(1) Such is this little laughable incident, which has been often related. Dr. Percy, the Bishop of Dromore, who was an intimate friend of Dr. Grainger, and has a particular regard for his memory, has communicated to me the following explanation:
"The passage in question was originally not liable to such a perversion: for the author having occasion in that part of his work to mention the havock made by rats and mice, had introduced the subject in a kind of mock heroic, and a parody of Homer's Battle of the Frogs and Mice, invoking the muse of the old Grecian bard in an elegant and well-turned manner. In that state I had seen it; but afterwards, unknown to me and other friends, he had been persuaded, contrary to his own better judgment, to alter it, so as to produce the unlucky effect above mentioned."
The above was written by the Bishop when he had not the poem itself to recur to: and though the account given was true of it at one period, yet, as Dr. Grainger afterwards altered the passage in question, the remarks in the text do not now apply to the printed poem. The Bishop gives this character of Dr. Grainger: "He was not only a man of genius and learning, but had many excellent virtues; being one of the most generous, friendly, and benevolent men I ever knew." Dr. Johnson said to me, "Percy, Sir, was angry with me for laughing at the Sugar-cane: for he had a mind to make a great thing of Grainger's rats."
"Nor with less waste the whisker'd vermin race, A countless clan, despoil the lowland cane." Johnson said, that Dr. Grainger was an agreeable man; a man who would do any good that was in his power. His translation of Tibullus, he thought, was very well done; but "The Sugar Cane, a Poem," did not please him (1); for, he exclaimed, "What could he make of a sugar cane? One might as well write the 'Parsley bed, a Poem;' or 'The Cabbagegarden, a Poem." BOSWELL. "You must then pickle your cabbage with the sal atticum." JOHNSON. "You know there is already 'The Hop Garden, a Poem;' and I think, one could say a great deal about cabbage. The poem might begin with the advantages of civilised society over the rude state, exemplified by the Scotch, who had no cabbages till Oliver Cromwell's soldiers introduced them; and one might thus show how arts are propagated by conquest, as they were by the Roman arms.' He seemed to be much diverted with the fertility of his own fancy.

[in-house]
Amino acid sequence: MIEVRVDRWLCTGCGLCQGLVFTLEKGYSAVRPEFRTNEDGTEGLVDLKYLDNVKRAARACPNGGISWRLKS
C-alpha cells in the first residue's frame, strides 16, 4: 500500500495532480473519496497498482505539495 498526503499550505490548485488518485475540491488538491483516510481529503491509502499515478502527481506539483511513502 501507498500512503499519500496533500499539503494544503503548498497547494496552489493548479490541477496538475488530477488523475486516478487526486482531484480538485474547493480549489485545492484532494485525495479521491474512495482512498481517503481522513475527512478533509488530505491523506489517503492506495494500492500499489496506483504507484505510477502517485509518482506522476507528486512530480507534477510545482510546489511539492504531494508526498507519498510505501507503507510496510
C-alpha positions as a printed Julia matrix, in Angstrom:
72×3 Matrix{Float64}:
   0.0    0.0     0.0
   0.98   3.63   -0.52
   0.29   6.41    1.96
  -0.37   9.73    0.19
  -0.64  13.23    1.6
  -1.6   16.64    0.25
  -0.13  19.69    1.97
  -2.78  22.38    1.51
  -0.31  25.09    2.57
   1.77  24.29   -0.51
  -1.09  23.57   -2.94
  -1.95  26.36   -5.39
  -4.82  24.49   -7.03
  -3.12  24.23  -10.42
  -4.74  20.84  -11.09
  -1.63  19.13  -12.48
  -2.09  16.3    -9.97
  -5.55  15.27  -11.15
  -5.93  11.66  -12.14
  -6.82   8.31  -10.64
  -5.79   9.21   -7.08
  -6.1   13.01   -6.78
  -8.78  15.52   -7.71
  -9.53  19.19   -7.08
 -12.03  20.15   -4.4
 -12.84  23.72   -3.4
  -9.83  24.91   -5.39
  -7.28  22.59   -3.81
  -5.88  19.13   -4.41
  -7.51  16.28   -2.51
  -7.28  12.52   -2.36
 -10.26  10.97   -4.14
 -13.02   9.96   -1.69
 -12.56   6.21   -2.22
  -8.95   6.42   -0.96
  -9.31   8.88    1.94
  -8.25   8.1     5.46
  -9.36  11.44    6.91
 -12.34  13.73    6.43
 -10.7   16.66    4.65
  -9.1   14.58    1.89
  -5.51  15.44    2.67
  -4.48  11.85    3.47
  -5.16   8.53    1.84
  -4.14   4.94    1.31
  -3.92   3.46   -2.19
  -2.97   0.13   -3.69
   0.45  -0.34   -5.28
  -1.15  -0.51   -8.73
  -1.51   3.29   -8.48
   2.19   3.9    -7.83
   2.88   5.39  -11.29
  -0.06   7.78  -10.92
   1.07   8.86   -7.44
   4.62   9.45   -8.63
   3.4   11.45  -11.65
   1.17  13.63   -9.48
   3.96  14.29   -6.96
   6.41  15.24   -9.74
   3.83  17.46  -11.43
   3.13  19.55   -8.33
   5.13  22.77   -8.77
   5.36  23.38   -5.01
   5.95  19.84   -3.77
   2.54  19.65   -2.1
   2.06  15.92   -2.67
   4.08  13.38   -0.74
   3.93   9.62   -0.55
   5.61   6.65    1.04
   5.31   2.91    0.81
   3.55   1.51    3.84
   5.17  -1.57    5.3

I told him, that I heard Dr. Percy was writing the history of the wolf in Great Britain. JOHNSON. "The wolf, Sir; why the wolf? Why does he not write of the bear, which we had formerly? Nay, it is said that we had the beaver. Or why does he not write of the gray rat, the Hanover rat, as it is called, because it is said to have come into this country about the time that the family of Hanover came? I should like to see The History of the Gray Rat, by Thomas
(1) [Yet Dr. Johnson sent a very friendly review of the "Sugar Cane" to the London Chronicle of July 5. 1764. CHAMBERS.]
Percy, D.D., Chaplain in Ordinary to His Majesty" (laughing immoderately). BosWELL. "I am afraid a court chaplain could not decently write of the gray rat." JOHNSON. "Sir, he need not give it the name of the Hanover rat." Thus could he indulge a luxuriant sportive imagination, when talking of a friend whom he loved and esteemed.
He mentioned to me the singular history of an ingenious acquaintance. "He had practised physic in various situations with no great emolument. A West India gentleman, whom he delighted by his conversation, gave him a bond for a handsome annuity during his life, on the condition of his accompanying him to the West Indies, and living with him there for two years. He accordingly embarked with the gentleman; but upon the voyage fell in love with a young woman who happened to be one of the passengers, and married the wench. From the imprudence of his disposition he quarrelled with the gentleman, and declared he would have no connexion with him. So he forfeited the annuity. He settled as a physician in one of the Leeward Islands. A man was sent out to him merely to compound his medicines. This fellow set up as a rival to him in his practice of physic, and got so much the better of him in the opinion of the people of the island, that he carried away all the business, upon which he returned to England, and soon after died."
On Friday, 22d March, having set out early from Henley, where we had lain the preceding night, we arrived at Birmingham about nine o'clock, and after breakfast went to call on his old schoolfellow, Mr.